King Lear - Critics

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  • Created by: OliviaEOC
  • Created on: 27-05-15 14:28
Dr Johnson
'the wicked prosper and the virtuous miscarry'
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Cunningham
Gloucester finds 'insight through blindness' and Lear 'wisdom through madness'
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Emma Smith
'a Christian play about a Pagan world'
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William Hazlitt
'it is his rash haste, his violent impetuosity, his blindness to everything but the dictates of his passions or affections that produces all his misfortunes'
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John Ellis
'the subplot in Shakespeare's King Lear' 'comments by parallel and contrast not only on the main plot but also on the character of Lear'
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Nicholas Brooke
'A bleating Lear' 'a senile fool' 'is fatal to the scene'
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Harold Bloom
'The descent from Monarch to unaccommodated Man thus conveys most potently man's fragility, fallibility and fatality'
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Walter Stein
'The world remains what it was, a merciless, heartbreaking world. Lear has been broken by it, but he has learned to love and be loved'
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Robert Heilman
Lear 'feels compassion, acknowledges his own failures and lessens himself in terms of divine justice'
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Jonathen Dollimore
'demented mumbling interspersed with brief insight'
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Goldsmith
the Fool is Lear's 'alter-ego, his externalised conscience'
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Welsford
'an all licensed critic who sees and speaks the real truth about the people around him'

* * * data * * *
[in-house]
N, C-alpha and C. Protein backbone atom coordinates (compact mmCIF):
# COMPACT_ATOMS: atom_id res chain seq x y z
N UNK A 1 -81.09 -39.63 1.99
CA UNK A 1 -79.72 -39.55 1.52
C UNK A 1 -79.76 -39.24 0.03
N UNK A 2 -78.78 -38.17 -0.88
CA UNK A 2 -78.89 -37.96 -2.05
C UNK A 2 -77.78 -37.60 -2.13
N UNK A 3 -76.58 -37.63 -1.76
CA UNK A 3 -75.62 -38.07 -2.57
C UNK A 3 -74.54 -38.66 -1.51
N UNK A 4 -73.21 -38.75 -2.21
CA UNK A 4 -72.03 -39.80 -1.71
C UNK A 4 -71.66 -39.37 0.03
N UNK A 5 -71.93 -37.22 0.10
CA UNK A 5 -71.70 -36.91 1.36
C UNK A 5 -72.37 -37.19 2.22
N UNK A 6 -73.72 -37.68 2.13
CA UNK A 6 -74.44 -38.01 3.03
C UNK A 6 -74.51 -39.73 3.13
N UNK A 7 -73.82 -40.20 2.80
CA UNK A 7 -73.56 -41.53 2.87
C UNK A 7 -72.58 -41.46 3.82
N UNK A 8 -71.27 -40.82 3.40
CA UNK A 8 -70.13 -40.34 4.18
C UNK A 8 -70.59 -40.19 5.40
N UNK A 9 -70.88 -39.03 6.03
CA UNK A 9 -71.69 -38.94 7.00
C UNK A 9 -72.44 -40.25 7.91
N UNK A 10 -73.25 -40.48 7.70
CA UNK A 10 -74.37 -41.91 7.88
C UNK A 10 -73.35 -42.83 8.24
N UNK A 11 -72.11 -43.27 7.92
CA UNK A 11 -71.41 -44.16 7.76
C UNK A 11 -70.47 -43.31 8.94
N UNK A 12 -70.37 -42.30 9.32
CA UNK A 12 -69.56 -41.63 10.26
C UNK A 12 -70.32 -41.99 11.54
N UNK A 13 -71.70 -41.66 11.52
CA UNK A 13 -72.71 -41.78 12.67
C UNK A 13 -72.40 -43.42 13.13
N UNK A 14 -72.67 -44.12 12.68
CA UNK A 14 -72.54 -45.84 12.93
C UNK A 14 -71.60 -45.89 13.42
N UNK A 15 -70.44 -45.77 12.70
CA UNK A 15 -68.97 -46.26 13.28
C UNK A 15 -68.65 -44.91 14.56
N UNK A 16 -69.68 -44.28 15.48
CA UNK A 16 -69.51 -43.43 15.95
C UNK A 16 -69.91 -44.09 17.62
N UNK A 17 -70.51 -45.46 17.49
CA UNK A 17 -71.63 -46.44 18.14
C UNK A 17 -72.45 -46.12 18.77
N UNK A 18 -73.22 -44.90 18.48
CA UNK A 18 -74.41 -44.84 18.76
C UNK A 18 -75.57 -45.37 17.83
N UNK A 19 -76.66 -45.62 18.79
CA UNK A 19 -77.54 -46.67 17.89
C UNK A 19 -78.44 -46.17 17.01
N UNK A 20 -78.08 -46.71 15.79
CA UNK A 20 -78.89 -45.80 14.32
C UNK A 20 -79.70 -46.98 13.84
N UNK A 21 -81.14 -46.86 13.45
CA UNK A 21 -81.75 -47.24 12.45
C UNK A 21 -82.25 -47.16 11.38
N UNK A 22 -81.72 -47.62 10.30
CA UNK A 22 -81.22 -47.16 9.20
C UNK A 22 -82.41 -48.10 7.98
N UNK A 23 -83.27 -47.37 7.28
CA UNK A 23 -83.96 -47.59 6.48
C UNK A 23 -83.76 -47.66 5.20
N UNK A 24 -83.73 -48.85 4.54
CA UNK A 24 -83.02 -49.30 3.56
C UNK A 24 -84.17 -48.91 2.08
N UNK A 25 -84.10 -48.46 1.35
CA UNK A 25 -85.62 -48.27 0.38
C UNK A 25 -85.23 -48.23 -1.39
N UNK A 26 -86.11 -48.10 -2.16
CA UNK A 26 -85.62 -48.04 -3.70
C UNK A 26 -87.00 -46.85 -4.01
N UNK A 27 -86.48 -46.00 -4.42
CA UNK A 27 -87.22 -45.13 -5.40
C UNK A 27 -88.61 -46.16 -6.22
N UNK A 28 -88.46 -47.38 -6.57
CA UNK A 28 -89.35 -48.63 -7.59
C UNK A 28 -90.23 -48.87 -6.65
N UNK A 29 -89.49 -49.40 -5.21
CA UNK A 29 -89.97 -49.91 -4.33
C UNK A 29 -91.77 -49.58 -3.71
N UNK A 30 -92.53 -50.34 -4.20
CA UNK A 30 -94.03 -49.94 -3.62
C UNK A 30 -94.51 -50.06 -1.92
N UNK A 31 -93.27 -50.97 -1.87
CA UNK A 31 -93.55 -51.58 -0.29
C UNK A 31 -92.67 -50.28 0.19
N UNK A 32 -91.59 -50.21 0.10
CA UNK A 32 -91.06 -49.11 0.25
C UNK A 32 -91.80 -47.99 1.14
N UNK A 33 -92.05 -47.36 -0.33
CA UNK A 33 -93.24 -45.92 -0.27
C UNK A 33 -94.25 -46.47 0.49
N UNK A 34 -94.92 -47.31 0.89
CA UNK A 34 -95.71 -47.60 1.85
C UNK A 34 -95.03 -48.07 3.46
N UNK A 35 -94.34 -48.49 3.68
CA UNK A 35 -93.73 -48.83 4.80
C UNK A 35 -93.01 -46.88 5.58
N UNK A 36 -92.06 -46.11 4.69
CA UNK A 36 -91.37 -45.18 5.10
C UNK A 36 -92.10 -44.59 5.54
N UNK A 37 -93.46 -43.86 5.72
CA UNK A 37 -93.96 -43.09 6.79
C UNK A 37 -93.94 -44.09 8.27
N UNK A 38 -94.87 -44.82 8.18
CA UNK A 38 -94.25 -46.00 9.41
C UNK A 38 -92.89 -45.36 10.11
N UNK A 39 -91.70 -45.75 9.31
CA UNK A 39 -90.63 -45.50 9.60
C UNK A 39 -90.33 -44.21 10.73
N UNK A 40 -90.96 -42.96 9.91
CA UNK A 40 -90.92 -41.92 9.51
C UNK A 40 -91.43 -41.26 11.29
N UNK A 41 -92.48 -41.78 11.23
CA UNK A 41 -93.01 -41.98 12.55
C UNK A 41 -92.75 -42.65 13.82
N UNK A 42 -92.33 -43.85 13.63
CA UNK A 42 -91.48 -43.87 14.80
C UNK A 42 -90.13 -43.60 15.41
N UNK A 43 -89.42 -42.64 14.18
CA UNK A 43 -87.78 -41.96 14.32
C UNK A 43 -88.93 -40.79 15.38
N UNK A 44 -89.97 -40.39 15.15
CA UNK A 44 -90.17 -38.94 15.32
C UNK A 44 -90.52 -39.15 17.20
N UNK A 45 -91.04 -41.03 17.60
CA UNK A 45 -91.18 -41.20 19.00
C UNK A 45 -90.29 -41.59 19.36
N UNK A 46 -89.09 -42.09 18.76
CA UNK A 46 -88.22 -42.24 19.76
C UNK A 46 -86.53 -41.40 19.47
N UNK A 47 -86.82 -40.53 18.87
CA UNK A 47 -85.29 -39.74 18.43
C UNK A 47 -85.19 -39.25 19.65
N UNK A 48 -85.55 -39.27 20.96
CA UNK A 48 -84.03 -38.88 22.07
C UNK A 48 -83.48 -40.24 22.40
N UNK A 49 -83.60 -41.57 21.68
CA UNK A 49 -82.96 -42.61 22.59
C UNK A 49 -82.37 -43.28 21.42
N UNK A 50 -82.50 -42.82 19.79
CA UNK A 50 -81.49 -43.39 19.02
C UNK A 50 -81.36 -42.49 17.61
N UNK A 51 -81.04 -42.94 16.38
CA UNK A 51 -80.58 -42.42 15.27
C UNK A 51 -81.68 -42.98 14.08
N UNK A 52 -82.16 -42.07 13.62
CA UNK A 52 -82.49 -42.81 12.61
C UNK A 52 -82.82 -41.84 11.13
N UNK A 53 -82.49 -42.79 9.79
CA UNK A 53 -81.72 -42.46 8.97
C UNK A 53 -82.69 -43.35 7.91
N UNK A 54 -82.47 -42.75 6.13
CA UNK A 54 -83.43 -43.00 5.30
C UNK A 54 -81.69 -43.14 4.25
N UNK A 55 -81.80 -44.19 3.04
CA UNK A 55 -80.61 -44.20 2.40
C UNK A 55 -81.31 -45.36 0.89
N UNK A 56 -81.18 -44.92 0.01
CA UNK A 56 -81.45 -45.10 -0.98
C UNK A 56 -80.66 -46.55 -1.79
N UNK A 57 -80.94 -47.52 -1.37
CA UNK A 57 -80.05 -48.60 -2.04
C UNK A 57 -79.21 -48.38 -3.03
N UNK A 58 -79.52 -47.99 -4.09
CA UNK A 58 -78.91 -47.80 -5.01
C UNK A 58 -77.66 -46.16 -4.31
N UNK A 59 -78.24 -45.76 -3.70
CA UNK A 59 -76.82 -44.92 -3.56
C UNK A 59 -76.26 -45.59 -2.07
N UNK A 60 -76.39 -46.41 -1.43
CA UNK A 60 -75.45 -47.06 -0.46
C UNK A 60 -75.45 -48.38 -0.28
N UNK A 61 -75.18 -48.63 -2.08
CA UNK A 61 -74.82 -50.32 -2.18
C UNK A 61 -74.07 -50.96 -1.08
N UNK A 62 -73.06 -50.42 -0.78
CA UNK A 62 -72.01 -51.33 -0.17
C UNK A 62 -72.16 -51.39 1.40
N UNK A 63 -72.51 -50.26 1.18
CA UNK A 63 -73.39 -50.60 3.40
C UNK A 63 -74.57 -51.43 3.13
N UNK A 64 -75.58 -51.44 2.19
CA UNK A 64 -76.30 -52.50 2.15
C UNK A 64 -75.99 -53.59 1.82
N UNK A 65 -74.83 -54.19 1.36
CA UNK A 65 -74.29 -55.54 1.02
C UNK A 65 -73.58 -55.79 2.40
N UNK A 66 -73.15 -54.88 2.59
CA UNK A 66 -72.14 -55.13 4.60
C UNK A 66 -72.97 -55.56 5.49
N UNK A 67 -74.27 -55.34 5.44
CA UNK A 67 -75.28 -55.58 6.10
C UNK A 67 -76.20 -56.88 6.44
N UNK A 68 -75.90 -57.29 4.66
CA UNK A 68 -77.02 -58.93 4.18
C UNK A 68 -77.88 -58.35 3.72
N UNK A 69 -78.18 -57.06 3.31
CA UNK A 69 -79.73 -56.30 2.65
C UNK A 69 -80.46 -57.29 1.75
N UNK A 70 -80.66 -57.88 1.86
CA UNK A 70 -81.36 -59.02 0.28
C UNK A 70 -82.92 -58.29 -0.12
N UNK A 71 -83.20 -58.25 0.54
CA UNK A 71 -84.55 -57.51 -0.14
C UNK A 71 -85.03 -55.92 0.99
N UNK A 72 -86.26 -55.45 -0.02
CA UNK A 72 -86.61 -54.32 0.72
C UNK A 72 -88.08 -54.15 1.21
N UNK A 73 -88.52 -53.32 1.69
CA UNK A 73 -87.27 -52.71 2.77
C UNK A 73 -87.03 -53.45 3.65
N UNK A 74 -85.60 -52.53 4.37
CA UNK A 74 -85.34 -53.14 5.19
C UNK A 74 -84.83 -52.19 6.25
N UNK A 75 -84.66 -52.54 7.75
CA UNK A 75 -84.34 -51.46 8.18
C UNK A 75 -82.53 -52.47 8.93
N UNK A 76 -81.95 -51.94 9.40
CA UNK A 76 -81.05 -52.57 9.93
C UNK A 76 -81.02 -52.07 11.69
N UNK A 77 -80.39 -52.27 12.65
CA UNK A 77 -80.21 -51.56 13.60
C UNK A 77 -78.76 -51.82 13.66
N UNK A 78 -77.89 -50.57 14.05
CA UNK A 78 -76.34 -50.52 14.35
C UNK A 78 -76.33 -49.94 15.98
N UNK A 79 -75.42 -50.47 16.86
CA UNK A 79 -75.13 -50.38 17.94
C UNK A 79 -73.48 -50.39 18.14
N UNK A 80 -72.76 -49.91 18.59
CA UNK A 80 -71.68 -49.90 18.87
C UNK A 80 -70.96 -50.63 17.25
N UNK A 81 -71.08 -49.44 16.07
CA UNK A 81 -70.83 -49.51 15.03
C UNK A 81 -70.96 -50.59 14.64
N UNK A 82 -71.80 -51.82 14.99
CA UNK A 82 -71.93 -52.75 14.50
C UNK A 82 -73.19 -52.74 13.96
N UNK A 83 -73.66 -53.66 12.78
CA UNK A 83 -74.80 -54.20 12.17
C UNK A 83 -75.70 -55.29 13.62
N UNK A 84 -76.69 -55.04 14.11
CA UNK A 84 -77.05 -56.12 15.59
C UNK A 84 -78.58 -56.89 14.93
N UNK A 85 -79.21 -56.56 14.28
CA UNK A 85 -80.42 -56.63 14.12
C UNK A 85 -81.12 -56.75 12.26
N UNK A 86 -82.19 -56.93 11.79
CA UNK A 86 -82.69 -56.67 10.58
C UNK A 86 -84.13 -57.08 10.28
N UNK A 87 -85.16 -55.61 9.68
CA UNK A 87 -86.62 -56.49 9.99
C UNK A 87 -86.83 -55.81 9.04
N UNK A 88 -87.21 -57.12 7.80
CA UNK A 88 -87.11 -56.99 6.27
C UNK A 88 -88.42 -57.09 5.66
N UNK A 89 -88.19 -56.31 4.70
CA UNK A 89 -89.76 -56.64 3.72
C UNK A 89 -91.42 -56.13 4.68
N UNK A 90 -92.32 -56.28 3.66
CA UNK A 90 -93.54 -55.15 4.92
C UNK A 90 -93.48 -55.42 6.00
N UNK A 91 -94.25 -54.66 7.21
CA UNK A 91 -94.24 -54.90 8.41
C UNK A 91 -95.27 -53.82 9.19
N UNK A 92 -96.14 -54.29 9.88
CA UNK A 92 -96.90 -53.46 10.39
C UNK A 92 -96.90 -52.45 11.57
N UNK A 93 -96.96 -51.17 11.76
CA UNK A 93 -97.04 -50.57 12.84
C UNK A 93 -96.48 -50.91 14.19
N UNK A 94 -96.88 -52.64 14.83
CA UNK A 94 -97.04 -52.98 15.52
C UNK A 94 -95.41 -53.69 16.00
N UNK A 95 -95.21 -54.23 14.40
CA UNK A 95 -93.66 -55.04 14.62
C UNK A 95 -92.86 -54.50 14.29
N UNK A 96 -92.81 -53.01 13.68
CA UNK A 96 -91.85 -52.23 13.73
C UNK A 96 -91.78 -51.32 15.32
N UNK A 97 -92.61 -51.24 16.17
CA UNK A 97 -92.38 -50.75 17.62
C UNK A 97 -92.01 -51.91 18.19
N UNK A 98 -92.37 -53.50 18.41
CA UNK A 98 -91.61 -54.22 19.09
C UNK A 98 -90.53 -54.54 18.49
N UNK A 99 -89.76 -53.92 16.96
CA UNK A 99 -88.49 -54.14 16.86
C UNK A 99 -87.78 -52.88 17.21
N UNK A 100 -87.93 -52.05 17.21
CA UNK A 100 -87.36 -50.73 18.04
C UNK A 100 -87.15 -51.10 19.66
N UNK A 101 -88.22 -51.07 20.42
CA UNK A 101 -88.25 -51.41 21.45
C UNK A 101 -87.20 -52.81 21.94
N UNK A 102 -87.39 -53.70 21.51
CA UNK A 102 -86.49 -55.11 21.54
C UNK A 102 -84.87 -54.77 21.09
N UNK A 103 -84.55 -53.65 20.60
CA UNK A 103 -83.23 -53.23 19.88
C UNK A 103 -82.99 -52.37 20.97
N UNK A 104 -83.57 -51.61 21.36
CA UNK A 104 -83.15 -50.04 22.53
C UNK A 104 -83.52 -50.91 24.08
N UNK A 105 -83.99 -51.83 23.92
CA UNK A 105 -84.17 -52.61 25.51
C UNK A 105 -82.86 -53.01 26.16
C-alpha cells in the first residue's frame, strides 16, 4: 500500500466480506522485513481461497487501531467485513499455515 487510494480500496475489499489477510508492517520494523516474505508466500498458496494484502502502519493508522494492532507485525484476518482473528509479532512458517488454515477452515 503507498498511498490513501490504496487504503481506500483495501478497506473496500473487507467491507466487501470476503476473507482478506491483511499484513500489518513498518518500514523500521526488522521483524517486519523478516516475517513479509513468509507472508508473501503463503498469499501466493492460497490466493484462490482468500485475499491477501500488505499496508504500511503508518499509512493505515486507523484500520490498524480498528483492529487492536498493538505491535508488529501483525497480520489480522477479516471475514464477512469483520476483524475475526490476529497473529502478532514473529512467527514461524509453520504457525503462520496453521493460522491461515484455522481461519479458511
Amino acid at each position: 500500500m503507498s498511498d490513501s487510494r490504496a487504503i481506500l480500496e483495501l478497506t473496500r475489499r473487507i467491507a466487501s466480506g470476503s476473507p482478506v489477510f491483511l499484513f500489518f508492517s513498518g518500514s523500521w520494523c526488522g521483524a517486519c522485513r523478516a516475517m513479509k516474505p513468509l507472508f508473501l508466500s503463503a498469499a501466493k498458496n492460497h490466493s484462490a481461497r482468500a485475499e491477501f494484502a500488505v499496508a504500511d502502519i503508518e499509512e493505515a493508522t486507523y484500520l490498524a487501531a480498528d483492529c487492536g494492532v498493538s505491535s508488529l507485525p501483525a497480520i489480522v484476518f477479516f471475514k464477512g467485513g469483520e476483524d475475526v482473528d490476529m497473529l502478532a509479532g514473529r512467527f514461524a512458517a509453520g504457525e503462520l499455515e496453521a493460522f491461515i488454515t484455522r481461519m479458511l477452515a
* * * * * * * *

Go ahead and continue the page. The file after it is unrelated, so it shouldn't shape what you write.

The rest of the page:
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Colin McGinn
'A shadow is the closest thing to nothingness a person can be, without losing being altogether'
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M. D. Faber
'Gonerill is driven by her appetites; she is void of innocence; she is cruel, cunning, Machiavellian, murderous'
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Terrence Hawkes
Cordelia 'seizes the fact that the true sense of love implies something which is impossible to conceive of'
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Carolyn S. French
The Fool is 'a true innocent whose wisdom is obviously not his own making'
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Betty Kantor Stuart
'Lear would rather have flattery than truth'
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Martin Esslin
in Shakespeare's plays 'the same type of inverted logical reasoning, false syllogism, free association and the poetry of real or feigned madness' is used
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Rebecca Warren
'many critics see Lear's insanity as a learning process'
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William Hazlitt
'We see at once' 'the hollowness of her sisters' pretensions'
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Schlegel
Lear experiences 'a fall from the highest elevation, into the deepest abyss of misery'
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G. Wilson Knight
'a purgatorial process to self-knowledge'
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Jeffrey Hatcher
'the themes of the subplot - rejection, forgiveness, parents turning against children and children against parents, complement those of the main plot'
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Ian House
'all the characters of the play are, at some point and in some sense, outsiders, cut off from society by the cruelty of others or by their own folly or inhumanity'
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Ann Thompson
'ideas about distributive justice in families lead to ideas about distributive justice in society'
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Card 2

Front

Gloucester finds 'insight through blindness' and Lear 'wisdom through madness'

Back

Cunningham

Card 3

Front

'a Christian play about a Pagan world'

Back

Preview of the back of card 3

Card 4

Front

'it is his rash haste, his violent impetuosity, his blindness to everything but the dictates of his passions or affections that produces all his misfortunes'

Back

Preview of the back of card 4

Card 5

Front

'the subplot in Shakespeare's King Lear' 'comments by parallel and contrast not only on the main plot but also on the character of Lear'

Back

Preview of the back of card 5
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